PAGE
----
Friday, October 7, 2011

Steve Jobs & the Digital Era

An interesting juxtaposition this week.

On Wednesday, we lost Steve Jobs after his long fight with pancreatic cancer. Steve was of course a tremendous force in innovation in Personal Computers including the Macintosh.

One of the first digital cameras available to the public was the Apple Quicktake 100 back in 1994. While it wasn't a commercial success for Apple, the entire consumer market for photography underwent a profound earthquake of change from this disruptive technology. Today, film is virtually gone, as are also many small local camera stores. We still have cameras, of course, but they're now digitally based and our methods of making photo albums have also changed, with custom self-published books.

What also happened this week was the culmination of an overly long photo album project. Back in 2004, we went to Peru and with primarily an SLR, came back home with roughly 2000 images ... 75% of which were on 35mm film. A lot of digitizing and organization (no EXIF data) followed in intermittent spurts, but has now finally been concluded: an analog/digital hybrid.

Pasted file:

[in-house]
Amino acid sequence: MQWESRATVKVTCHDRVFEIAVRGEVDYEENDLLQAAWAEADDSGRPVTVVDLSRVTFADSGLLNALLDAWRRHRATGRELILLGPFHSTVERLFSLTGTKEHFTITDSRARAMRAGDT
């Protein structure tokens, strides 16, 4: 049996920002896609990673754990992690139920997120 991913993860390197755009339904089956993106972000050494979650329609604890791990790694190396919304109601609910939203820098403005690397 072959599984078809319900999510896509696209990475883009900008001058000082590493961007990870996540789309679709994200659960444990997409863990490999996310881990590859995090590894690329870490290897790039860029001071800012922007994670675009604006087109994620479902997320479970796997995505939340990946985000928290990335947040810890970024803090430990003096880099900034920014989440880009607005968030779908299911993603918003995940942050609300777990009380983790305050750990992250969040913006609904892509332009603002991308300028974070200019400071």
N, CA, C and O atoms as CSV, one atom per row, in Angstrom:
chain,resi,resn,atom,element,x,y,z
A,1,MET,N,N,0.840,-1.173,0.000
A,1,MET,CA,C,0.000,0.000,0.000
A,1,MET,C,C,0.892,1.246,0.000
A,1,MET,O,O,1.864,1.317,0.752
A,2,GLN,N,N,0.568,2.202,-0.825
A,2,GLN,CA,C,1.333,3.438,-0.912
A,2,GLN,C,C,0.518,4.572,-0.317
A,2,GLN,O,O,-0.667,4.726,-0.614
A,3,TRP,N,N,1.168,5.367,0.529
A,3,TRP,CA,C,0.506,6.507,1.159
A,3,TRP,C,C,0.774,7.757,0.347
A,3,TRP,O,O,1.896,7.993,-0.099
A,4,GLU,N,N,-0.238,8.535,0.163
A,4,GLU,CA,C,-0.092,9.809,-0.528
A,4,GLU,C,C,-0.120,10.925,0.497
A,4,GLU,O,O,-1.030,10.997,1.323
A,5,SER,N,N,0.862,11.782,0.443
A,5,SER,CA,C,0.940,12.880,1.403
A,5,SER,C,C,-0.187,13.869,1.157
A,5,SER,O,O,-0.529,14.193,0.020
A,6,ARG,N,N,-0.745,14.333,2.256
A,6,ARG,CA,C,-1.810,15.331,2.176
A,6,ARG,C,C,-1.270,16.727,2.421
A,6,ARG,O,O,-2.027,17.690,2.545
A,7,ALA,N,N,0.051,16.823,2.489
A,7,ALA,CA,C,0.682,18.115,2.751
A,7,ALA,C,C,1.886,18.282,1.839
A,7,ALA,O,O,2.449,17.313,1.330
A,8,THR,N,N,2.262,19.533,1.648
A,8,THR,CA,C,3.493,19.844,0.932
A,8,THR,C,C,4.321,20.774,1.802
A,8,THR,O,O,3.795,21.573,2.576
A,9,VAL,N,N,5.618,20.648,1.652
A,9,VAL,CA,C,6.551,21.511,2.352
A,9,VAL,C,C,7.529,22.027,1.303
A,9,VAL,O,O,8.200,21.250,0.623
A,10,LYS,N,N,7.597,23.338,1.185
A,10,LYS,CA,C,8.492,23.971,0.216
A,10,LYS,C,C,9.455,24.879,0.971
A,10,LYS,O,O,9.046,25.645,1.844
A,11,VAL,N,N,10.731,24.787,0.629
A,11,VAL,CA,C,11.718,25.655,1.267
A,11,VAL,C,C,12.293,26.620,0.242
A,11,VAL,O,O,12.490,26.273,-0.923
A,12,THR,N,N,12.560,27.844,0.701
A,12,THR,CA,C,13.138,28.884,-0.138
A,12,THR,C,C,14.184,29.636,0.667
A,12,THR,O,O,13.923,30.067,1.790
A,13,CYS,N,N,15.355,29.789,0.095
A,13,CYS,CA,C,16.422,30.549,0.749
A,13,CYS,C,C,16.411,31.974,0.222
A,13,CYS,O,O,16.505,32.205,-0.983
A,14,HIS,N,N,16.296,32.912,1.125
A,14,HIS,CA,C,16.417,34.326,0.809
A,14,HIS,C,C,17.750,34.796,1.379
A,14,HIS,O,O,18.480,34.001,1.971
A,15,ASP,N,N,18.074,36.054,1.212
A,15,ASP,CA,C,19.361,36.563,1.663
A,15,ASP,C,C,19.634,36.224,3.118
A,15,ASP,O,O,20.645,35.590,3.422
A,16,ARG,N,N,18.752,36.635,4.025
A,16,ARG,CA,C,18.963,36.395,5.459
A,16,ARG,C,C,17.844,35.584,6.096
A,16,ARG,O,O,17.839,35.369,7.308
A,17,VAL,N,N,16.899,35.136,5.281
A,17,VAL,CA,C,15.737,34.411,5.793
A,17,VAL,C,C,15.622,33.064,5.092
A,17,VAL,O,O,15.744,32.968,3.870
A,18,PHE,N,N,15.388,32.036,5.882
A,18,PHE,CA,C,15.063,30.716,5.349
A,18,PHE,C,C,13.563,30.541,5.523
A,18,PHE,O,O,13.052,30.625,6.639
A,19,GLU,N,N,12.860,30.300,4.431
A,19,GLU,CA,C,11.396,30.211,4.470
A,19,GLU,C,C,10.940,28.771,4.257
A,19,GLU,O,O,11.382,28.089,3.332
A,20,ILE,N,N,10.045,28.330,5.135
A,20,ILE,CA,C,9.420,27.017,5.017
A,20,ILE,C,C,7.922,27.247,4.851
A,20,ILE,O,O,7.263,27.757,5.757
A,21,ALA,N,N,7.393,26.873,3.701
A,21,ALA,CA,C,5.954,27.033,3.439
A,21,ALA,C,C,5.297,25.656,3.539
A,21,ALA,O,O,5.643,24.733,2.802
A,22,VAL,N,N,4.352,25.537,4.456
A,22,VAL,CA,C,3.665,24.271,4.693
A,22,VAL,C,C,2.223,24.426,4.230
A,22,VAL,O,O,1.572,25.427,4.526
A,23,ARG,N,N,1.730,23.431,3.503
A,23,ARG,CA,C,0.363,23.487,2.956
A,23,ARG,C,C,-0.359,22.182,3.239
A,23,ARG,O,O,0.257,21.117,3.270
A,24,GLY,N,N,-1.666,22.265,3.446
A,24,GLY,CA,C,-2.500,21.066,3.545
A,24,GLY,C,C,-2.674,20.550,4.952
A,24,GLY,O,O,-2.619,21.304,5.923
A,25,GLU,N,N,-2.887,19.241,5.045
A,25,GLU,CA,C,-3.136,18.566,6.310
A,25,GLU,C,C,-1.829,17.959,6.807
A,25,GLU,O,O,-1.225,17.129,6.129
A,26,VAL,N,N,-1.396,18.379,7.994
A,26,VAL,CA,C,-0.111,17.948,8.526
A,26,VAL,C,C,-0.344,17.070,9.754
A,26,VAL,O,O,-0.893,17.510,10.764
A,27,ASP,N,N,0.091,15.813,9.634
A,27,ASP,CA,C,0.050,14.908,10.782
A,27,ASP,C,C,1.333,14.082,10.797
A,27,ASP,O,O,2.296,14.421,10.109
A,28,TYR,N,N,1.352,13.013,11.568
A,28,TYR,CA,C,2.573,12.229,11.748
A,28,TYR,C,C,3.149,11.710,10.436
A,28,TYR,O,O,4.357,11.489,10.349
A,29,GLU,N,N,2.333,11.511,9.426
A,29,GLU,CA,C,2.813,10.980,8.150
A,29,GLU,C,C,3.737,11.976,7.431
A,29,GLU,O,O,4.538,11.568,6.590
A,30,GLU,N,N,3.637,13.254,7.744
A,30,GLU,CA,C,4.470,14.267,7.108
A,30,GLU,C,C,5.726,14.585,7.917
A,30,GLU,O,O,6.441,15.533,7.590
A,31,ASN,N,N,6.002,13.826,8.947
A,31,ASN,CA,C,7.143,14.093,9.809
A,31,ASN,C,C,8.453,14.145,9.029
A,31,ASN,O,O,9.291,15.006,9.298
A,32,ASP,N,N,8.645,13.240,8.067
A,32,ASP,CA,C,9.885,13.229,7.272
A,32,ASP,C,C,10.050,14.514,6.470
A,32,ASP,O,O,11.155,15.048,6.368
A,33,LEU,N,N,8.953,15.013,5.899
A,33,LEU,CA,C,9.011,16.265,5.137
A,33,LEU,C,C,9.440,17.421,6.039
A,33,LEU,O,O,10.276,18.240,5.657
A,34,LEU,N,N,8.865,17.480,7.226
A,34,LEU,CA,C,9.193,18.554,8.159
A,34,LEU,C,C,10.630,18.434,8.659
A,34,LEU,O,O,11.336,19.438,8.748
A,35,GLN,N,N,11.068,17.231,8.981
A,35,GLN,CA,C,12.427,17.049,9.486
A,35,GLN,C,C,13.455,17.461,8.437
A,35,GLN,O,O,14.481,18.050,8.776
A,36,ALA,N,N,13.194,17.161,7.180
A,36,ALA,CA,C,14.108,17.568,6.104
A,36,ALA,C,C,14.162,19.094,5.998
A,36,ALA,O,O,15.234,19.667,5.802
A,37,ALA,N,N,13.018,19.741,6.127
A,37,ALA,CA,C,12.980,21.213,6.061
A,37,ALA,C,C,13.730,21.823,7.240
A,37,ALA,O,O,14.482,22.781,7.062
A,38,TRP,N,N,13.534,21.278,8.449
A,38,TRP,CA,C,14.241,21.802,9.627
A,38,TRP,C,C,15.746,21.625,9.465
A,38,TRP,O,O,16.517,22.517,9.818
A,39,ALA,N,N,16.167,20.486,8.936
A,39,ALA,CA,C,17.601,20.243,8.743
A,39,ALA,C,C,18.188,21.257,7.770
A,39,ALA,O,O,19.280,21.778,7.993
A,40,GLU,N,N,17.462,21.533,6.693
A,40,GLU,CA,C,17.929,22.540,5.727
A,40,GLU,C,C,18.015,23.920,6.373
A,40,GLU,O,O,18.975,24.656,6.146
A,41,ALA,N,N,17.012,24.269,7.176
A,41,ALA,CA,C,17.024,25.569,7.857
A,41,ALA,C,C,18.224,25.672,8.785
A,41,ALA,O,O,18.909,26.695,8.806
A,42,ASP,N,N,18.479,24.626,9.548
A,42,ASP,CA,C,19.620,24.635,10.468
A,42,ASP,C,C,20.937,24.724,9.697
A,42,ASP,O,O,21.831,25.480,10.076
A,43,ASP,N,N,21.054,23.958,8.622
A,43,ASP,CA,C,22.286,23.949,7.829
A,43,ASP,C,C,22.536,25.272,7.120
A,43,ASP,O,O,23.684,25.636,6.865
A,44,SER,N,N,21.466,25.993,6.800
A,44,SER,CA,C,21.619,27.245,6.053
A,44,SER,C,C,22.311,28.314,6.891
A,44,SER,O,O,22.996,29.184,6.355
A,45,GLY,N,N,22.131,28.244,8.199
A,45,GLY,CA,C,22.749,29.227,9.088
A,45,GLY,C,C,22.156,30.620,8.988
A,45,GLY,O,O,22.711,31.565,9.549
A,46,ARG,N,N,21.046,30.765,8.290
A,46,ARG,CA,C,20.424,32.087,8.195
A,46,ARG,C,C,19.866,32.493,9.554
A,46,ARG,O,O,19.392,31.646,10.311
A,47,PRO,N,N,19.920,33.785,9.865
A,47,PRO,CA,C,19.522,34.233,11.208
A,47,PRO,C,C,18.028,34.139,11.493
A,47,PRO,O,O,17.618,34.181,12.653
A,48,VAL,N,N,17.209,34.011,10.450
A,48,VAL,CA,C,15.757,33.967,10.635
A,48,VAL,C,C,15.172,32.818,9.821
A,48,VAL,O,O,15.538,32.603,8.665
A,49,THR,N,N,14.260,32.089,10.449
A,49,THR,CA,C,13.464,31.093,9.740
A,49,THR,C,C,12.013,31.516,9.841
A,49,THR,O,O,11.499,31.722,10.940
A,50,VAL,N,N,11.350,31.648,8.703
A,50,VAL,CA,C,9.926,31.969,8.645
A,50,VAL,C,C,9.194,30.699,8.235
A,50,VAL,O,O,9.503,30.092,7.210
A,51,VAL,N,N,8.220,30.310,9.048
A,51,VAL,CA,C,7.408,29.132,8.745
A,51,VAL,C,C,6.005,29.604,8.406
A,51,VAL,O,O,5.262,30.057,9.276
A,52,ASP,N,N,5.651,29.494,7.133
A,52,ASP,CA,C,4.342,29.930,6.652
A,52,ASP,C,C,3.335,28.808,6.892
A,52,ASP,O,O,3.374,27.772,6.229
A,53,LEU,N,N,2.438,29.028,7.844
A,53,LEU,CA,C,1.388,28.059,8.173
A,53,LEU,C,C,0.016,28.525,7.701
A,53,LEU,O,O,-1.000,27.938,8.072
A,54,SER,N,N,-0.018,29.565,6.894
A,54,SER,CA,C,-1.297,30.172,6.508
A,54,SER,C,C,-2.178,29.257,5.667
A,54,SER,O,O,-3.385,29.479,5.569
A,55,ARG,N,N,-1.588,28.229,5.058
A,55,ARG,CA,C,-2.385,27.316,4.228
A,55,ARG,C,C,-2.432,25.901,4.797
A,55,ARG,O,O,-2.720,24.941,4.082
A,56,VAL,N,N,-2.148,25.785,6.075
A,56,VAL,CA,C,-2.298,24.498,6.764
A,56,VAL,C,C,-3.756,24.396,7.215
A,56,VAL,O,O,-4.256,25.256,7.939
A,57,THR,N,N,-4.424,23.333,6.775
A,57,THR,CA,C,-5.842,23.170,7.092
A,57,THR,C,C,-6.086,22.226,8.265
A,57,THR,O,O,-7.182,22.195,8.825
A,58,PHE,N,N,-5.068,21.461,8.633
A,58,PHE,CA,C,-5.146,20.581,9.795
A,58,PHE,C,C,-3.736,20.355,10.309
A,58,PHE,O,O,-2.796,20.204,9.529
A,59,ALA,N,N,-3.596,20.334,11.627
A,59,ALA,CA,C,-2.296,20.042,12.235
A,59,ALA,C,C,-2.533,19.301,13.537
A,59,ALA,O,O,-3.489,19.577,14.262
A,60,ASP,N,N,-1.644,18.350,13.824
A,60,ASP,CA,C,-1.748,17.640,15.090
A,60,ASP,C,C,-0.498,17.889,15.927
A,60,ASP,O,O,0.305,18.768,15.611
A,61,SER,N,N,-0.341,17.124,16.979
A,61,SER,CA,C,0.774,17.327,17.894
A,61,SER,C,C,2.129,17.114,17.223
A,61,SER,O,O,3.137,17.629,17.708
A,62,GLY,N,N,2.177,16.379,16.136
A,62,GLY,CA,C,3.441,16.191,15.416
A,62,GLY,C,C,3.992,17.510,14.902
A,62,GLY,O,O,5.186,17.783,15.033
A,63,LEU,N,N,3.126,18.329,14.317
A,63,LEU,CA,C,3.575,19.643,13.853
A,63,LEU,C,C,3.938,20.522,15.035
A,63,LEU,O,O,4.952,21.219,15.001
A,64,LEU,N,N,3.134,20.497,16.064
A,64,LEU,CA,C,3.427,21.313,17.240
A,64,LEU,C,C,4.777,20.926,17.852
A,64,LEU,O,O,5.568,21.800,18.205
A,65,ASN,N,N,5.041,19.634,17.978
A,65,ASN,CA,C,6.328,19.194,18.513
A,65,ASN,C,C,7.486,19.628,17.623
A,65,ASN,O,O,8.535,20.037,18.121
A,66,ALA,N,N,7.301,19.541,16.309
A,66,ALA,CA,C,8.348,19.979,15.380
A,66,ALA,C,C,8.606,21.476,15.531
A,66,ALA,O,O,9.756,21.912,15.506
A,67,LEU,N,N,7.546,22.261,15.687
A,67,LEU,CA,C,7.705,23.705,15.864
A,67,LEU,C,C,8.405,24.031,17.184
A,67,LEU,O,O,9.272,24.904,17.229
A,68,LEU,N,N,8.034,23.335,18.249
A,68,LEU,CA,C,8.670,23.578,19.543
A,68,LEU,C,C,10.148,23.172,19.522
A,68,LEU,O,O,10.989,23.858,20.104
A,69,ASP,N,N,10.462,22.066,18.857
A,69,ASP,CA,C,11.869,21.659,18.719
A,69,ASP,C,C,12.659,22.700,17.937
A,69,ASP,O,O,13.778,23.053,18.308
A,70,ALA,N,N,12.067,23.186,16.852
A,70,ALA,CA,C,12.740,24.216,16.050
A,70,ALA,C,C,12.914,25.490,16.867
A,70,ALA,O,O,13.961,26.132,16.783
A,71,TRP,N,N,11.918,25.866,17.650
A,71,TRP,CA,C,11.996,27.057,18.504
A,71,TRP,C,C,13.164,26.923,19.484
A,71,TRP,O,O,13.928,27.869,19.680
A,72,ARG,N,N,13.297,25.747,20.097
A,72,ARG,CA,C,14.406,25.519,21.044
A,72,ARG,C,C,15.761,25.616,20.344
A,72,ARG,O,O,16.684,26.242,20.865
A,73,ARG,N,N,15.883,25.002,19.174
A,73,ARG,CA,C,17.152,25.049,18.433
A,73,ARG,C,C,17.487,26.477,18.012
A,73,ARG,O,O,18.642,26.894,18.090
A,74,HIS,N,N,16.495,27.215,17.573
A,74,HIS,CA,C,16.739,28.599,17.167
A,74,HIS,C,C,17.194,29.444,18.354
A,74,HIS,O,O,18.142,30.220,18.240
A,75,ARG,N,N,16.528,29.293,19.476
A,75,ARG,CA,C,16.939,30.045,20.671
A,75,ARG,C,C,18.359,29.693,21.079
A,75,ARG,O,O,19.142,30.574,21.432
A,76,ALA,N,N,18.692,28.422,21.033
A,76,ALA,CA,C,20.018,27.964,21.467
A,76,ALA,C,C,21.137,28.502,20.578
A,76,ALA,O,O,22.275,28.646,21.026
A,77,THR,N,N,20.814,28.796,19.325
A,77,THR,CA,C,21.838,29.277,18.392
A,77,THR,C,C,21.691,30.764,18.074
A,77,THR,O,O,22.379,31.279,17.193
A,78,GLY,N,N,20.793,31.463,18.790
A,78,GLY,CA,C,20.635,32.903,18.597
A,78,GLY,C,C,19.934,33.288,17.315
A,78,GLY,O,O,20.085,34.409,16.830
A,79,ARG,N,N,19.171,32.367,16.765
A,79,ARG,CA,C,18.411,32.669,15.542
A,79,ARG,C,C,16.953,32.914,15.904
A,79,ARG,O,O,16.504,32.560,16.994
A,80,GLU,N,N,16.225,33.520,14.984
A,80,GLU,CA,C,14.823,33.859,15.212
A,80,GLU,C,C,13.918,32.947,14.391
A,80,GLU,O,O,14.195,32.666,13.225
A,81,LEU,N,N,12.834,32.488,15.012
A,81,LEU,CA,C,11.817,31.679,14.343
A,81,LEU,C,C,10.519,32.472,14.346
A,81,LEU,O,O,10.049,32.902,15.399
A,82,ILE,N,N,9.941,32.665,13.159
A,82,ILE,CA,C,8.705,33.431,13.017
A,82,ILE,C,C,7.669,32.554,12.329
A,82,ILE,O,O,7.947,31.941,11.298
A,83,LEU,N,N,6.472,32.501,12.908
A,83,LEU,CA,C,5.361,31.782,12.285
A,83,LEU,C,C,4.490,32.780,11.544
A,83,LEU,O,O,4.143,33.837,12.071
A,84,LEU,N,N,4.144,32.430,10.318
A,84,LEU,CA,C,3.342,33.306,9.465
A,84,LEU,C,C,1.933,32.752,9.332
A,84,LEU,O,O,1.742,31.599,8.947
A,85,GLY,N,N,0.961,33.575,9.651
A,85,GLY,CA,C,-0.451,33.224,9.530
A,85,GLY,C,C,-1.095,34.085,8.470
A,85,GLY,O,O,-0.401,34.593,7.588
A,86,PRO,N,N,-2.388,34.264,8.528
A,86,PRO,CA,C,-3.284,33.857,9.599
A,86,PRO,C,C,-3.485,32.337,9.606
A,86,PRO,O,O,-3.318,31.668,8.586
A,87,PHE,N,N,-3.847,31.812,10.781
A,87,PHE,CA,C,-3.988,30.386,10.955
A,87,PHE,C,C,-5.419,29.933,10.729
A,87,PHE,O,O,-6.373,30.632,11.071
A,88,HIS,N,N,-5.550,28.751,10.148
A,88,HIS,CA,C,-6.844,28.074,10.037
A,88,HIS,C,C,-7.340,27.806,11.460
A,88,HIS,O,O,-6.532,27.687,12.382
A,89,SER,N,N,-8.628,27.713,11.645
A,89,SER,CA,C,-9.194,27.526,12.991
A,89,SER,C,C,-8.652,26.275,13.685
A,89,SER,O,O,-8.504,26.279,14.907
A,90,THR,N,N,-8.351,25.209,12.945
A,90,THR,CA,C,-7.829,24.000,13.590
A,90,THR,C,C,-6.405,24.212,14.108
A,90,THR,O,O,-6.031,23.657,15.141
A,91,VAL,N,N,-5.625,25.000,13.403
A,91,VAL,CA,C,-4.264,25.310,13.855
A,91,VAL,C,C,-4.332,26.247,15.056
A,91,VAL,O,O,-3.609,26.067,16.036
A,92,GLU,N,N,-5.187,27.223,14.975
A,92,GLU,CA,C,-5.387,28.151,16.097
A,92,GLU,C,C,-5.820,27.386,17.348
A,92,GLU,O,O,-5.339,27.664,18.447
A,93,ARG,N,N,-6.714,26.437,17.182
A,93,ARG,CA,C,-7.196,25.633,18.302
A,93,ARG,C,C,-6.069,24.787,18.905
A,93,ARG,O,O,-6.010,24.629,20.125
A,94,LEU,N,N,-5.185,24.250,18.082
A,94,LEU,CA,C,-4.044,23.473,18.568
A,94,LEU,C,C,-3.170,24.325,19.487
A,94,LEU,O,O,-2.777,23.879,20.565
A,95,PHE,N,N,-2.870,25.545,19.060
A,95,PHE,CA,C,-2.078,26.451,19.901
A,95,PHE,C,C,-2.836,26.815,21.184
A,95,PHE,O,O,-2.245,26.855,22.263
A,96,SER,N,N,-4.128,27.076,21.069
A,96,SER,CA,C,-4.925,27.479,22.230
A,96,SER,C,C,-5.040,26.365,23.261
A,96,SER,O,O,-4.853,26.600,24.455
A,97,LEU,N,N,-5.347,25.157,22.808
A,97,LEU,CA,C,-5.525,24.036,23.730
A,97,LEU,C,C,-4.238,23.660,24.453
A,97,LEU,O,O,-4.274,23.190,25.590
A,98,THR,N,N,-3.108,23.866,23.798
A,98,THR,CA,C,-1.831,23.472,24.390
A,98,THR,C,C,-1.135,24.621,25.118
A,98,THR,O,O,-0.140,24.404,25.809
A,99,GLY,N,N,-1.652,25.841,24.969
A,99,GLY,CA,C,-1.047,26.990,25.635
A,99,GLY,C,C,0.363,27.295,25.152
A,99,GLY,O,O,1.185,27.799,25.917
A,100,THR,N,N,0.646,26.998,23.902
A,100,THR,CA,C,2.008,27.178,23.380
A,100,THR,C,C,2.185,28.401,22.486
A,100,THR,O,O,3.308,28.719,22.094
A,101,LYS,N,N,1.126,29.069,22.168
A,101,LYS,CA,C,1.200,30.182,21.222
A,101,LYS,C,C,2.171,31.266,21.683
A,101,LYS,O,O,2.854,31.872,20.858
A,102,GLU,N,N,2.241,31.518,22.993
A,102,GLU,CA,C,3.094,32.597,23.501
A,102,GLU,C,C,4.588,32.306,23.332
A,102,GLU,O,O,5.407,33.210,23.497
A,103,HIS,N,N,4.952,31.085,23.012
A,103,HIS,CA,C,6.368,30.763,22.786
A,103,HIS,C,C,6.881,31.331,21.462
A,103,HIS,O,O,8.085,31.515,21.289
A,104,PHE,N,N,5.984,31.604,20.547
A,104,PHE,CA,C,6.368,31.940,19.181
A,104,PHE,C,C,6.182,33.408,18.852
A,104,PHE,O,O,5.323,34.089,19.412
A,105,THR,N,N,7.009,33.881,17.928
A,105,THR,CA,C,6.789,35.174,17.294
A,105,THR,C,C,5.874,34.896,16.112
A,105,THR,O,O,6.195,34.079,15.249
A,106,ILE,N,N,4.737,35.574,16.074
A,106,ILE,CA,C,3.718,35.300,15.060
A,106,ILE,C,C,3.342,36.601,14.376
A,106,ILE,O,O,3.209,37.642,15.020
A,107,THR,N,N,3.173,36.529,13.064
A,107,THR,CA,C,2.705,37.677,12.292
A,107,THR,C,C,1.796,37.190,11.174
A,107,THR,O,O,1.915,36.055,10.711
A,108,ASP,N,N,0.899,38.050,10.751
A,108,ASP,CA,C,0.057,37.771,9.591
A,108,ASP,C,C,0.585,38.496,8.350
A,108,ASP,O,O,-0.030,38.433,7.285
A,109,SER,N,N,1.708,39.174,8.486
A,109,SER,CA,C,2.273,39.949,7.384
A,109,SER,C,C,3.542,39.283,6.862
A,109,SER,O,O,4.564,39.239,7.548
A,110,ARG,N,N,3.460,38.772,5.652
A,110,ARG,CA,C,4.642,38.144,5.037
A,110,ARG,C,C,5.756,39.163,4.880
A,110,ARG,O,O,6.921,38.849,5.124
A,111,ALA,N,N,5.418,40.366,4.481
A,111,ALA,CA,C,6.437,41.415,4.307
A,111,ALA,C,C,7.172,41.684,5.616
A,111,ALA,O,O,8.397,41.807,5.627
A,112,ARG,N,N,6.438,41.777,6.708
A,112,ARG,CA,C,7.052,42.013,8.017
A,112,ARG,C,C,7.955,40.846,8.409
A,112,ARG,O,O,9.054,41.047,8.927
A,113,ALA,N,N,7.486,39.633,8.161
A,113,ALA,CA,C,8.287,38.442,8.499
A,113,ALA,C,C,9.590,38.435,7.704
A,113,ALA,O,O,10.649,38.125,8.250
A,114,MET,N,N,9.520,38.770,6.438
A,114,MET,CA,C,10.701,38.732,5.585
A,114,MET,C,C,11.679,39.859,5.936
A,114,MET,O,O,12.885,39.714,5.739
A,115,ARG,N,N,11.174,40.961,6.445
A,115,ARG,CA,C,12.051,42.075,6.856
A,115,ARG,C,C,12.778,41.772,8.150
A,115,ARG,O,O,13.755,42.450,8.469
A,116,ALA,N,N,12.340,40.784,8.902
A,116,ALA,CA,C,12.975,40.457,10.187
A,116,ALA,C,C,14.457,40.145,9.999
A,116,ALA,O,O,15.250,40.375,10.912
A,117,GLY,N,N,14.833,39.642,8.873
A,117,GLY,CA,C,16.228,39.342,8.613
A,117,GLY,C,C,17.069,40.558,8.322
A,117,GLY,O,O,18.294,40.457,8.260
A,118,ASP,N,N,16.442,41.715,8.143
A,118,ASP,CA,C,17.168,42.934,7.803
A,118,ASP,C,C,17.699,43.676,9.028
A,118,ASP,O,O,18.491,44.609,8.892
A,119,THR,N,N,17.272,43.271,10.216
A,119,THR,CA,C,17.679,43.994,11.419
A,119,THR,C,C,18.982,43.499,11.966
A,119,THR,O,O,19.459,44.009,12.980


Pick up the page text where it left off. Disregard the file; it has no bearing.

This wasn't our first digital photo album, but it was quite a tedious one to work through, because of it being transitional from its analog component. It reminds us how years of innovation and improvements by people like Steve Jobs have resulted in greater productivity and ease of creating finished products - - hopefully, we won't become jaded and complacent when we realize not only how recent these innovations have been, but also how much more flexibility & freedom they have given us in making great works too.

Our parents grew up in in age where automobiles were young, airplanes were infants, telephones were new ... and then as they raised us, the solid state transistor was invented, which enabled Man's landing on the moon, as well as many other innovations. And in the closet, there's probably some classical old photo albums. Take some time this weekend to see your parents and pull out a few of those preserved memories ... and if you're smart, you'll take a digital photo of each of its pages, and if the images contain familymembers, you'll also record the names & relationships for future generations.


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